How to make a DFS share RO to entire company while still allowing RW access to a few users

I work for a very large company, spread across multiple domains (due to several acquisitions over the years). Each domain has the same set of divisions. Let's call them Corporate, Games, Mobile, and Timeshare.
I'm responsible for migrating my employer's file system to DFS and eventually consolidating these domains.
I have one share that needs to be accessible via RO by an entire division (Games), and via RW for a few select people.
We do not have a list of all of the employees in the Games division. Originally I was considering writing a script that checks the AD account's department field (hoping that each user even has that field filled out), but boss man said let's try a simpler route, as doing that would affect the on-boarding process of new users as well. As the data owner didn't mind opening it RO to the entire company, for sake of ease, he suggested adding the Domain Users group to the RO security group for the share, and then just adding the users who need RW access to the RW group. We realized that wouldn't work as it would take the lowest permission and apply them for the RW users.

This leaves me wondering if there is another method to achieve this?

ALSO, we cannot use dynamic groups.
Jabari MasseyAsked:
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Cliff GaliherCommented:
he suggested adding the Domain Users group to the RO security group for the share, and then just adding the users who need RW access to the RW group. We realized that wouldn't work as it would take the lowest permission and apply them for the RW users.

Your use of RO, RW, and this all or nothing concept is very Unix oriented.  NTFS has a robust and complex permissions strategy with precedence.


RO is not appropriate here.  That implies "Read *ONLY*" (emphasis mine.)  But windows doesn't think that way.  Permissions are cumulative.  Users with write access will have that permission added to their token when the authenticate, so it isn't a matter of "lowest" permissions being selected and enforced.   The suggestion provided will work as intended unless you have very complex inheritance and deny permissions in the mix.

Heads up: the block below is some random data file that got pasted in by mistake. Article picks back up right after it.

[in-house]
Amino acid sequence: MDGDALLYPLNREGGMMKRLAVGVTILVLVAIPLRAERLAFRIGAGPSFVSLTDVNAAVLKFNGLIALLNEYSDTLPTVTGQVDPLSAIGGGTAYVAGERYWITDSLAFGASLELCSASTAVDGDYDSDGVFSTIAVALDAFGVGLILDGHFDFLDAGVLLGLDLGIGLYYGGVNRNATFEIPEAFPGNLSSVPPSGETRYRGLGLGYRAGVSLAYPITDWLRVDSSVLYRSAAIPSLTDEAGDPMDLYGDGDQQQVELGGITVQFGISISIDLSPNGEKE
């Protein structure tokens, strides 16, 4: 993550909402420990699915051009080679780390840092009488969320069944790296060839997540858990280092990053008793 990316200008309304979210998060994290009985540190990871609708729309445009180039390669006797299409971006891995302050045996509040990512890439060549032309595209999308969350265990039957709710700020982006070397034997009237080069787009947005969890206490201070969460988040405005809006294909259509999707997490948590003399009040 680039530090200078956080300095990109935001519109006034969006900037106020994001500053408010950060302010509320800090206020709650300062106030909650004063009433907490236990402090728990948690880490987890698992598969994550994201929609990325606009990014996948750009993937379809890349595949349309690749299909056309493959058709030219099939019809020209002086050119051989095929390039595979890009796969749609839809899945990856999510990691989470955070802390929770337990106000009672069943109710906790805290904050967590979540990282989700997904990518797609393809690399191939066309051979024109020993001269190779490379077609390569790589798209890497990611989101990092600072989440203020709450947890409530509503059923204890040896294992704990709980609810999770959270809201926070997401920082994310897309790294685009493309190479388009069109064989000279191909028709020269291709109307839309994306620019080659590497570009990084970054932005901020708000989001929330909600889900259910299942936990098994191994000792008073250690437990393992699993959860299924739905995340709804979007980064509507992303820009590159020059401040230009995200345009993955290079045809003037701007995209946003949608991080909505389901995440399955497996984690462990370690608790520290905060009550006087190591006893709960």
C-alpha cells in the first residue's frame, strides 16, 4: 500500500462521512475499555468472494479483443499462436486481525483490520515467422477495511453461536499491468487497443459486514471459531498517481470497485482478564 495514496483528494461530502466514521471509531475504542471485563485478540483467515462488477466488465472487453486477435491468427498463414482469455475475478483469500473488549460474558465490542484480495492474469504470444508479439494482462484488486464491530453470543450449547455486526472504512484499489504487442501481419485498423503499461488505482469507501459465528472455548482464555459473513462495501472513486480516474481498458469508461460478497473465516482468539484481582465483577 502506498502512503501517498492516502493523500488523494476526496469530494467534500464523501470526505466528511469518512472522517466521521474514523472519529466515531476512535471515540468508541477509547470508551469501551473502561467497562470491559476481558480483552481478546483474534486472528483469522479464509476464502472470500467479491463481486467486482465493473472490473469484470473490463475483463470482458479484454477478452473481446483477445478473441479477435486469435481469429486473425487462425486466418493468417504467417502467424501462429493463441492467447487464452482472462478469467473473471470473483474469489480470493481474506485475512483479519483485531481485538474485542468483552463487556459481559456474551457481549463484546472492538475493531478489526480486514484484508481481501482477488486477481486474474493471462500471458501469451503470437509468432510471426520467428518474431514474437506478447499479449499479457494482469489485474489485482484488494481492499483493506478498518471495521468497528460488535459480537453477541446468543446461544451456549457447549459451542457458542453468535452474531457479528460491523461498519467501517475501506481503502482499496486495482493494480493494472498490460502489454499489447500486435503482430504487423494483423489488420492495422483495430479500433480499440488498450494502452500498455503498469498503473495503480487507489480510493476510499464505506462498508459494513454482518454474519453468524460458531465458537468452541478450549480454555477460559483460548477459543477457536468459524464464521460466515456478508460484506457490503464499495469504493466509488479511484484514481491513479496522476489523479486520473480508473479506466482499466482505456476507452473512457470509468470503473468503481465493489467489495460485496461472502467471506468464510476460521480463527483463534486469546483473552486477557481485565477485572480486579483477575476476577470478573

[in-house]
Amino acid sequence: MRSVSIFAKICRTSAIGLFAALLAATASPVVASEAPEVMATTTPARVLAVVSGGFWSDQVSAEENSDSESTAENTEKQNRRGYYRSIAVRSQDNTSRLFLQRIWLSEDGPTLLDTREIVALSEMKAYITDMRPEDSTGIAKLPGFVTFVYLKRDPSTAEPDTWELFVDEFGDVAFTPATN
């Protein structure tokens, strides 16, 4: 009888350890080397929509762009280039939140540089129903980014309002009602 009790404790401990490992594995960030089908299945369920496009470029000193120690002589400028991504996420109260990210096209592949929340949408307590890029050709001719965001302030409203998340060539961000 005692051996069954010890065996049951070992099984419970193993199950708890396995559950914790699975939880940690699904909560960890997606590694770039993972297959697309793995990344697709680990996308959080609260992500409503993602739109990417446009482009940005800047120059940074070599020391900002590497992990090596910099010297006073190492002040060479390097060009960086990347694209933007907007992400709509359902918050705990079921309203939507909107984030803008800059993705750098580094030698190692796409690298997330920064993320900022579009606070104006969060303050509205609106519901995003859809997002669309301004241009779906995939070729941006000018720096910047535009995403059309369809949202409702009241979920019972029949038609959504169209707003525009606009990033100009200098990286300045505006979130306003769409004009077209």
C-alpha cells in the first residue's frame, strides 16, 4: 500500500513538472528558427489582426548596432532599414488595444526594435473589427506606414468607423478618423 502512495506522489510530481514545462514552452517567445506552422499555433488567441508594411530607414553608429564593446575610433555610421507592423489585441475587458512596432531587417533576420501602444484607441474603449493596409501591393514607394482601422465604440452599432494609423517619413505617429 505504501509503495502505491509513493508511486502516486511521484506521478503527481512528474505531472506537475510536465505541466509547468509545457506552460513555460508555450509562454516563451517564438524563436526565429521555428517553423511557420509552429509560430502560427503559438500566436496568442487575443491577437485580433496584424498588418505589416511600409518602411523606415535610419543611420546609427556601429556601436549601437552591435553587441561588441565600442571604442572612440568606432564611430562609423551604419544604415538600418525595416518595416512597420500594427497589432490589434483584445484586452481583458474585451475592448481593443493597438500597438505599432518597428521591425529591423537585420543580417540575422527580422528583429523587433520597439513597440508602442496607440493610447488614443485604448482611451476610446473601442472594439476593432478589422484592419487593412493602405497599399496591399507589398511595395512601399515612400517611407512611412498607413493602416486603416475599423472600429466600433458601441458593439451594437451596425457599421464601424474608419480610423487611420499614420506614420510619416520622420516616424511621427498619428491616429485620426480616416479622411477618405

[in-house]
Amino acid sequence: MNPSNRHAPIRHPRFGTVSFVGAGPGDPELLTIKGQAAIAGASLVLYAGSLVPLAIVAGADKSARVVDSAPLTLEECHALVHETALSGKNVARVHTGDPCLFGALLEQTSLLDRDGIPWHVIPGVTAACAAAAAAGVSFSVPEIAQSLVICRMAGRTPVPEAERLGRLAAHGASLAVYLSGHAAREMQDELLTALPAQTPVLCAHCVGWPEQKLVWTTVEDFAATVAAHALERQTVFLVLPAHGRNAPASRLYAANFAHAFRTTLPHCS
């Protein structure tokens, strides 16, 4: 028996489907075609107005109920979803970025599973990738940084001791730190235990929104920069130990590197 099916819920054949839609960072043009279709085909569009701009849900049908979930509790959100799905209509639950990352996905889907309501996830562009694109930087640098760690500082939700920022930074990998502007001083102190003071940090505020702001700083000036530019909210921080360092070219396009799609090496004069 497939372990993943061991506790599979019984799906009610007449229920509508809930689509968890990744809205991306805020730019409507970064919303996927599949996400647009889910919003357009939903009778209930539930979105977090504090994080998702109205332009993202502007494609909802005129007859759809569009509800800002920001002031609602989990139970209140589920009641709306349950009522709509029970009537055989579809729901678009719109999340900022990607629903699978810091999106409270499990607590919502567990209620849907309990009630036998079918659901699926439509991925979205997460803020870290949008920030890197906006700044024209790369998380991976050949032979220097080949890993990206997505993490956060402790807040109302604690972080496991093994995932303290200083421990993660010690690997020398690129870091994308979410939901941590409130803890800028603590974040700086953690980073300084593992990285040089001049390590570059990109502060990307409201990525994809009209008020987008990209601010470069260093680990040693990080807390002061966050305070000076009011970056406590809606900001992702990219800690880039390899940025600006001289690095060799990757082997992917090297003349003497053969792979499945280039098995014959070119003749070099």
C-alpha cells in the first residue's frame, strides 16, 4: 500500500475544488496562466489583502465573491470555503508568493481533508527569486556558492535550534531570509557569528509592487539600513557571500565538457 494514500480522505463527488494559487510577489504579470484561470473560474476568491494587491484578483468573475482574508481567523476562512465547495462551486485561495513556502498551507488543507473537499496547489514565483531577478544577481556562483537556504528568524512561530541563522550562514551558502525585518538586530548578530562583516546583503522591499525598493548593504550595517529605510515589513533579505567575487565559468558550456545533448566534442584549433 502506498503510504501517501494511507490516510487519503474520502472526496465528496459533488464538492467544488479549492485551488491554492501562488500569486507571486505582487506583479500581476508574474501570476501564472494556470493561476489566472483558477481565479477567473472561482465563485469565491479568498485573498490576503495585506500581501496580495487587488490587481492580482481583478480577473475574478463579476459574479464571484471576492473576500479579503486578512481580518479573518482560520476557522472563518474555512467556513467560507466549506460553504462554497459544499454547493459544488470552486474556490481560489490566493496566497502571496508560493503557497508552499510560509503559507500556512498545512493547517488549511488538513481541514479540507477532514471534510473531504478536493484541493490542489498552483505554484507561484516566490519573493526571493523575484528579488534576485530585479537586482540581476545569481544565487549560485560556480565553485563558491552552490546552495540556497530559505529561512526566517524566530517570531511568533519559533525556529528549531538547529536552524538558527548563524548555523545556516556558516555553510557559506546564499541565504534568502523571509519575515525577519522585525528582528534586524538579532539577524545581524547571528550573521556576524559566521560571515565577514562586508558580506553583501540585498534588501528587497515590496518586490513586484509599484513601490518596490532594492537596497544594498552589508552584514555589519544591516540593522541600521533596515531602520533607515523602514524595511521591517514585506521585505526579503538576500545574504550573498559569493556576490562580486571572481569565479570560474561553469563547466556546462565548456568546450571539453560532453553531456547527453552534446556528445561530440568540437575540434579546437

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Lawrence TsePrinciple ConsultantCommented:
Cliff above is correct.  Complementing answer above, Windows only have "deny" permission is overriding everything, that means unless you specify "deny write" and leave only "read" is selected, another user with "read & write" permission, even that use is asl in the "only read is selected" group, that user will be able to perform write operations.
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PberSolutions ArchitectCommented:
I agree as above as well, however don't forget NTFS security along with the Share security.  The above situation will work share wise, however if the NTFS security is set more restrictive (i.e.  You don't have the special users with Write ability), then it doesn't matter what you give the users at the share, NTFS will be the most restricting.
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arnoldCommented:
the structure of your dfs namespace cones into play.

As others pointed out, you can limit based on share permissions which group/user has write rights. In the case of share permission, so long as you do not use deny which enforces, a user being a member of both RO security and RW sevurity group , the user based on RW permissions will be allowed to write based on share permission and only will be restricted if at all by the ntfs security.

The main issue deals with inheritance rights.

Are you organizing hierarchical  namespace. Depending on the nature, you may wish to consider using a document management system that includes rights management as well as versioning control meaning change us trucked as well as handles/deals with curbing the potential conflict of two users making changes to the same document at the same time.
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Jabari MasseyAuthor Commented:
Thank you. You were right, indeed!
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